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Rima Al-Azar of the FAO on Climate and Supporting Women in Agriculture

Rima Al-Azar is an international development expert and Senior Natural Resources Officer in the Climate and Environment Division at the Food and Agriculture Organization (FAO) of the United Nations.

Fluent in four languages, with experience in over 50 countries around the globe, her expertise includes social development issues such as gender, social inclusion, migration, citizen,  engagement, agriculture, rural and community-based development and poverty alleviation. She has also held several positions with UN agencies, such as UNDP, UNICEF, FAO, IFAD and WFP as well as with multi-lateral financial institutions, including the World Bank.

Al-Azar will be speaking at the 2019 Women in Food and Agriculture Summit in Amsterdam, so we caught up with her to talk shop on climate initiatives, agriculture—and the women working to make it happen.

The FAO is the UN technical agency responsible for leading the international effort to defeat hunger and achieve food security for all. The Climate and Environment Division of the FAO develops policies, planning and response towards the challenges of climate change and its impact on a grander scale within food and agriculture. “We are very much involved in helping countries understand the issues related to agriculture and climate change, and to give them the tools to better negotiate,” says Al-Azar. “We have hundreds of projects that are related to agriculture and climate change. So, it could be a livestock project in one country, it could be fisheries in another, or forestry.”

At the WFA Summit later this year, Al-Azar will be speaking on a stream dedicated to “Our Planet, Our Health,” specifically how new technology, techniques and corporate strategies can help to achieve sustainability. “Basically, how to increase production to feed the growing number of people that are living on the planet without destroying the planet,” she noted.

Climate change is one of the biggest issues the world is facing, and agriculture has a huge role to play in that. And women play an integral role in food production. From feeding their babies to feeding communities, women are responsible for nourishment in one way or another at every step of the value chain.

“For me, working on women in food and agriculture is one of the basic things that we should be working on because I think it’s absolutely unacceptable that in the twenty-first century you have people that don’t have enough food to eat or don’t eat properly,” she asserted. “We can live without a lot of things in the world, but food is not one of them.”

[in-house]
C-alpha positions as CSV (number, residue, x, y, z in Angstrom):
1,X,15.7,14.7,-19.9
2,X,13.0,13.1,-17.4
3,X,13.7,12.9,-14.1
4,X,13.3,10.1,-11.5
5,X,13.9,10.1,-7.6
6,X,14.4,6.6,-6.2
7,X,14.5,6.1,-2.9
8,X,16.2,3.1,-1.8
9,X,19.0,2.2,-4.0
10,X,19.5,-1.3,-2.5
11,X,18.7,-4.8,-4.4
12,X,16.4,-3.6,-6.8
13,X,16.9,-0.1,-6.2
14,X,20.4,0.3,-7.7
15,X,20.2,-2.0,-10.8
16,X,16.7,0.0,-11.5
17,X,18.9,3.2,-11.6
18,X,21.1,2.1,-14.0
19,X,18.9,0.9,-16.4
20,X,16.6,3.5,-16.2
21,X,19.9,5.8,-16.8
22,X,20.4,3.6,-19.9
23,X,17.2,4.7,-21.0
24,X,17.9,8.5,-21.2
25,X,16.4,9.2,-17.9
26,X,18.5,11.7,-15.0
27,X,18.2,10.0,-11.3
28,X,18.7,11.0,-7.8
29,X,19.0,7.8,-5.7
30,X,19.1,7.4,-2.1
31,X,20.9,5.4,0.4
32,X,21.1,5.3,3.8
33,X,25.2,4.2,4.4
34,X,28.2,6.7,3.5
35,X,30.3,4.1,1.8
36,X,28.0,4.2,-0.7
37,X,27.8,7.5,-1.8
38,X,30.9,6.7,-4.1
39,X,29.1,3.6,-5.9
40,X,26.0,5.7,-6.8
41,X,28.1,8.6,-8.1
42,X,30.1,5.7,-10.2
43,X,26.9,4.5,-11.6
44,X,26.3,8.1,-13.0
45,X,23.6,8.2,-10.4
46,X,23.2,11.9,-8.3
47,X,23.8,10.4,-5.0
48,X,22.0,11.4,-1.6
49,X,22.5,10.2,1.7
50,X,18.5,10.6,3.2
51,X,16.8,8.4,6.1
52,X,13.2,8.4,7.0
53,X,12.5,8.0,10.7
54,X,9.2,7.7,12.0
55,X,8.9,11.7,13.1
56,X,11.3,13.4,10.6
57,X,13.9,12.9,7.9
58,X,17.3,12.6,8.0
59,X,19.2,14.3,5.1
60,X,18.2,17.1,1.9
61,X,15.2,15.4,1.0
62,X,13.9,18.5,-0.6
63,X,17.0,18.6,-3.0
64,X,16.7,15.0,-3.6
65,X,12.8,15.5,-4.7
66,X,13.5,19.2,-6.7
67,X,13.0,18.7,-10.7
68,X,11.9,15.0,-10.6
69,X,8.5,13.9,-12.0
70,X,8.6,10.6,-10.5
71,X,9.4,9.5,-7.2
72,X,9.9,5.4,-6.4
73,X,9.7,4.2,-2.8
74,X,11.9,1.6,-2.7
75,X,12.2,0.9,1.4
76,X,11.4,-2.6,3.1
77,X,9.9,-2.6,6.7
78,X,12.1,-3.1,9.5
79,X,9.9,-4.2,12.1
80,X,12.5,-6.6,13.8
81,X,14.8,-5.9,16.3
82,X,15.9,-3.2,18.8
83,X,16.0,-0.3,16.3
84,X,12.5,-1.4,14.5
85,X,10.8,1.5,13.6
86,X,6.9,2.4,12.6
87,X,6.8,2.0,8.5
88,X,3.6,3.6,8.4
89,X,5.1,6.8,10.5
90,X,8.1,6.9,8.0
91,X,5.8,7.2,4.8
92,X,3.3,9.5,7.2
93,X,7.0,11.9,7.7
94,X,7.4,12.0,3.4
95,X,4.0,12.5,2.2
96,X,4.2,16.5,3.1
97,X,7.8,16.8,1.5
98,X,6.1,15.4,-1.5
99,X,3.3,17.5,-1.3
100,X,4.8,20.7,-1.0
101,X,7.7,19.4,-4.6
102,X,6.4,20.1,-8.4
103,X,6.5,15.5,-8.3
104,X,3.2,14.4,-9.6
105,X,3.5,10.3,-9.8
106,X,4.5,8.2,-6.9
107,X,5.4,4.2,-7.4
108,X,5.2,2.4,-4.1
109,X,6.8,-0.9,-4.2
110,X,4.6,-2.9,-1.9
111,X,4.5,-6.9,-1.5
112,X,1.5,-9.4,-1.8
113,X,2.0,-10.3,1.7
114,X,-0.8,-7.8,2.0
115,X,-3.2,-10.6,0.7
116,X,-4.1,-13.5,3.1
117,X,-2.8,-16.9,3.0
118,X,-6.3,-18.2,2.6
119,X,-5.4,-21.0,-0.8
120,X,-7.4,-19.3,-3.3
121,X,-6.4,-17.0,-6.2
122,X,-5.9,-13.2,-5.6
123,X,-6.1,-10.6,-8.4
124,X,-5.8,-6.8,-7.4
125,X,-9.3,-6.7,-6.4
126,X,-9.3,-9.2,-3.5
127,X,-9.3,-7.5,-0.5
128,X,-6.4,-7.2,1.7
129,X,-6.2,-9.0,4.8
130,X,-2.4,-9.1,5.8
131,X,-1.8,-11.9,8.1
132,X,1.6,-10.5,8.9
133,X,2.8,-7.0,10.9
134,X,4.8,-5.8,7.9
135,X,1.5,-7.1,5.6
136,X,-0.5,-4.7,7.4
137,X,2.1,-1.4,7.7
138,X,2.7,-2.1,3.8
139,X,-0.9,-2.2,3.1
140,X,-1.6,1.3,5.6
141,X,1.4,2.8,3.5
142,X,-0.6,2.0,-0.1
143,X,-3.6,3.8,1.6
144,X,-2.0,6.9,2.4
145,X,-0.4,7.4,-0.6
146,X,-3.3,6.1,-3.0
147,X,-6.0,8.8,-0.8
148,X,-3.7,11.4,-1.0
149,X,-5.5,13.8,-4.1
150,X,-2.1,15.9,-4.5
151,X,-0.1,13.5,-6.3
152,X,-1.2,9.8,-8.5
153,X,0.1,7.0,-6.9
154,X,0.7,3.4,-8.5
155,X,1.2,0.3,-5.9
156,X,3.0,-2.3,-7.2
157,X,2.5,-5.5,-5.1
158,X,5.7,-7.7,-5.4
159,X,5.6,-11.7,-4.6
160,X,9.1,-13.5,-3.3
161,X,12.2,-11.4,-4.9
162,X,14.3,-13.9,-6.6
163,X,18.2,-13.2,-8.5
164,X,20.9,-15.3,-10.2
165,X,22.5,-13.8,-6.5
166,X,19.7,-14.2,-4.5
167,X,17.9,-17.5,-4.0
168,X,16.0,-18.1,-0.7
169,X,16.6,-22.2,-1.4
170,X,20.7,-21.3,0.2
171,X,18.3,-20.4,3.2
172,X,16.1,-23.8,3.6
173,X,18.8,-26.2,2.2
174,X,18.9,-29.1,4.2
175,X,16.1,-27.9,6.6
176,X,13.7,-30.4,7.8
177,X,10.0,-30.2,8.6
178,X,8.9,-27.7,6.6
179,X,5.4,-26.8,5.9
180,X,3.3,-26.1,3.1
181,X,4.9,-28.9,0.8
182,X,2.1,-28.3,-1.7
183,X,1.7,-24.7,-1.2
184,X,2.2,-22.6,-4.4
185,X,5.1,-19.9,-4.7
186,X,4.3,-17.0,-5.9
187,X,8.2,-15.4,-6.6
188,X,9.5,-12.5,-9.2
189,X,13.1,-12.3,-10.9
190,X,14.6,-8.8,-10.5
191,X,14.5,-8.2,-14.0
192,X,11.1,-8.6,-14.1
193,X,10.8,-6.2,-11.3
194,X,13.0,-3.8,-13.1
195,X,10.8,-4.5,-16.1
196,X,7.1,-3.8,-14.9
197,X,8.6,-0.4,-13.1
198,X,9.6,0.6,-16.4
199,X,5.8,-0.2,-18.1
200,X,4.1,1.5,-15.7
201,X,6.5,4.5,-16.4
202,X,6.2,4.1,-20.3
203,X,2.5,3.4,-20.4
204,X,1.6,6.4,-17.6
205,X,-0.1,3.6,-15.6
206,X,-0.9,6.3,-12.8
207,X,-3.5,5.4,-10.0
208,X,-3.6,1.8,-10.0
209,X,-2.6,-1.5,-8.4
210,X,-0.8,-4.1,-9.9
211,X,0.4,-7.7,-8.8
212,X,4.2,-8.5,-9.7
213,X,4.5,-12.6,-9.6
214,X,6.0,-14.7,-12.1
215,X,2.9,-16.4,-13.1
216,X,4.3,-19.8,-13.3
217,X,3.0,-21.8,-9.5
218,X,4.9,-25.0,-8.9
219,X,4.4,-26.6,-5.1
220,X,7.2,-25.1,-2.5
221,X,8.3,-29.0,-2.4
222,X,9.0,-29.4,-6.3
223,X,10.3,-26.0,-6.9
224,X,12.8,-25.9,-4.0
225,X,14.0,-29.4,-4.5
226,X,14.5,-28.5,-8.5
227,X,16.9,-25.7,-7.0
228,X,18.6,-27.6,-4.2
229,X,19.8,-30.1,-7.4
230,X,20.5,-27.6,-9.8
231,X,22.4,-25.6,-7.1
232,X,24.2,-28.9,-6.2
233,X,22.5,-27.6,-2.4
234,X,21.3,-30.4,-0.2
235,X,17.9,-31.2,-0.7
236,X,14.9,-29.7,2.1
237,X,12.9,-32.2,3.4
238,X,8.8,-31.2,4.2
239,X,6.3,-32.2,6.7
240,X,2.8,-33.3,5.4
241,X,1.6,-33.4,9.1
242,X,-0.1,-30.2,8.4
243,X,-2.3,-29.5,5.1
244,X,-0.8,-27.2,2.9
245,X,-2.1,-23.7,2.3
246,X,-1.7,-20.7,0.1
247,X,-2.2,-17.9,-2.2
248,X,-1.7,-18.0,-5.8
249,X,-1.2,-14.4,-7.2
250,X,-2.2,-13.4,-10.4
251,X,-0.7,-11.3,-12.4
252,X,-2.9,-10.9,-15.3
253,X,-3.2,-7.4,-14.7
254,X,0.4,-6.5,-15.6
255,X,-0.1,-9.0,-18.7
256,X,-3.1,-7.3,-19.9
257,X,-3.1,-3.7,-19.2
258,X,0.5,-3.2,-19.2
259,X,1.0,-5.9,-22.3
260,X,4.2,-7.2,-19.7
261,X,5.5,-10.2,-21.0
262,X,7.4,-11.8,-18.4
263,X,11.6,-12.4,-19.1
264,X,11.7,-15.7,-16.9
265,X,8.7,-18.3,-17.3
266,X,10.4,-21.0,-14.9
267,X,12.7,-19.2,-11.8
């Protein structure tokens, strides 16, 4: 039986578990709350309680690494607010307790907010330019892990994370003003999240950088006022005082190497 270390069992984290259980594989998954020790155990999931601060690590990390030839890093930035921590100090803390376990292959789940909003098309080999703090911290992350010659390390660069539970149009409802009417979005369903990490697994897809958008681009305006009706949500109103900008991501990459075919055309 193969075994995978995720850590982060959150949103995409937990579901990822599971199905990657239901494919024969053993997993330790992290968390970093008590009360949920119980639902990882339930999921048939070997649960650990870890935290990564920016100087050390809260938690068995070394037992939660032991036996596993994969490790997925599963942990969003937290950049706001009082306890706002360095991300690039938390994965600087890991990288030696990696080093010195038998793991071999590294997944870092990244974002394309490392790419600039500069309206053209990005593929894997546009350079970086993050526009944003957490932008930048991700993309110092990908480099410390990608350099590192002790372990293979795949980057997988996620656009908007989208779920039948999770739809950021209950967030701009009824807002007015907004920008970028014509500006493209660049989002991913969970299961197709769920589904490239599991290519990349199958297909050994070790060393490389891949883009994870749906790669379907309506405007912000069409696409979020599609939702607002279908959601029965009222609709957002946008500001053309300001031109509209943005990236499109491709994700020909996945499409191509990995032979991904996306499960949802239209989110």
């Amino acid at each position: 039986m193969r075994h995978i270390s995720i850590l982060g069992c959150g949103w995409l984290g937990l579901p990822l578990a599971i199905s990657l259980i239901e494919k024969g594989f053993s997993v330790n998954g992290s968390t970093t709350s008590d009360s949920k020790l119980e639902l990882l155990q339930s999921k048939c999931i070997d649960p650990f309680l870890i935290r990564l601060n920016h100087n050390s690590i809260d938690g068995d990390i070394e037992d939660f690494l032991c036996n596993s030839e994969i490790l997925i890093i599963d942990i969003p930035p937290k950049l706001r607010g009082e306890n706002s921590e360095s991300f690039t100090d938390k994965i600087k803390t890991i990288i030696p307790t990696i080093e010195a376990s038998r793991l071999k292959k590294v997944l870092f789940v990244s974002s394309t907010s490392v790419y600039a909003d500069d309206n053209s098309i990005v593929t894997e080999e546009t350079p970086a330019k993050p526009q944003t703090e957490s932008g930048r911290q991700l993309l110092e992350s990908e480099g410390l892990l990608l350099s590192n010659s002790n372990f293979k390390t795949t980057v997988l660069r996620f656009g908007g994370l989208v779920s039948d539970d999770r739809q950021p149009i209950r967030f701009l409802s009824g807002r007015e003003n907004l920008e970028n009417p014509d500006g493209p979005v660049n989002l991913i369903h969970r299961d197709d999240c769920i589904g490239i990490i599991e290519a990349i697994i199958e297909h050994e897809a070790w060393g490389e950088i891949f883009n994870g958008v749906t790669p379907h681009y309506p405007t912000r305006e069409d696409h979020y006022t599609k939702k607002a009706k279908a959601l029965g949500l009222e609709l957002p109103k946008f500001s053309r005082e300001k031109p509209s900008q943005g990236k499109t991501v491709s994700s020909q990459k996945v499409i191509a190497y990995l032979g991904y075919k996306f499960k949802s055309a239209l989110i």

For Al-Azar, her unique perspective of the plight of women in food and agriculture has been defined by her work with developing countries. “I’ve always been working in the poorer parts of the world and not the richer parts of the world.”

Women in some of these regions deal with very specific challenges when it comes to agriculture; things like access to information, literacy to obtain the information where and when it is available, and/or an official form of identification.

“If you don’t have an ID it means you don’t exist. If you don’t exist this means you can’t take a loan from the bank, you cannot own a piece of land, you cannot have access to finances.”

“And then there might be laws in some countries that discriminate against women and that’s another challenge,” she says, “but of course this all depends on the country. In many countries, social norms are pretty well-specified. That the women tend to do this, this, and that—and the men do something else.” These types of tasks, ranging from getting water and tending chickens to tanning leather, may often be considered gender-determined roles, Al-Azar notes, depending on the area.

“So, you also have to be very culturally sensitive and understand in that particular culture what can and what cannot be done—or, at least, how can you do it gradually.”

Looking at the global business of agriculture, we asked Al-Azar what can be done to ensure women are supported at the boardroom level.

“This is a question you can ask for every-single industry and any country in the world,” she mused. “Start by hiring women in the first place and then give them the opportunity to grow. Also, provide more flexibility in the workplace. If a woman goes on maternity leave, you shouldn’t give her the choice of either having children or being promoted.”

But there is much work to be done. And this concept goes back to the beginning—helping the women working in agriculture in developing areas.

“The sky is the limit in terms of what you can do and what you should do because there is a need across the board in terms of working with women and both improving the quality as well as the quantity of what they produce and linking them specifically to market so that they get better prices for what they produce.”

“Women are fifty percent of the world so if you do not involve them completely you will always, by definition, be missing something. Because you can’t do anything properly if you don’t take into consideration fifty percent of the population of the world.”

Rima’s story and more from real women working in food and agriculture can be found at: In 2019, we’re celebrating the women who work to feed the world—shining a light on female leaders in the industry. Get involved—and join us at the Women in Food and Agriculture summit in Amsterdam, December 3-4, 2019. 

Rima Al-Azar, Senior Natural Resources Officer, (FAO) of the United Nations.

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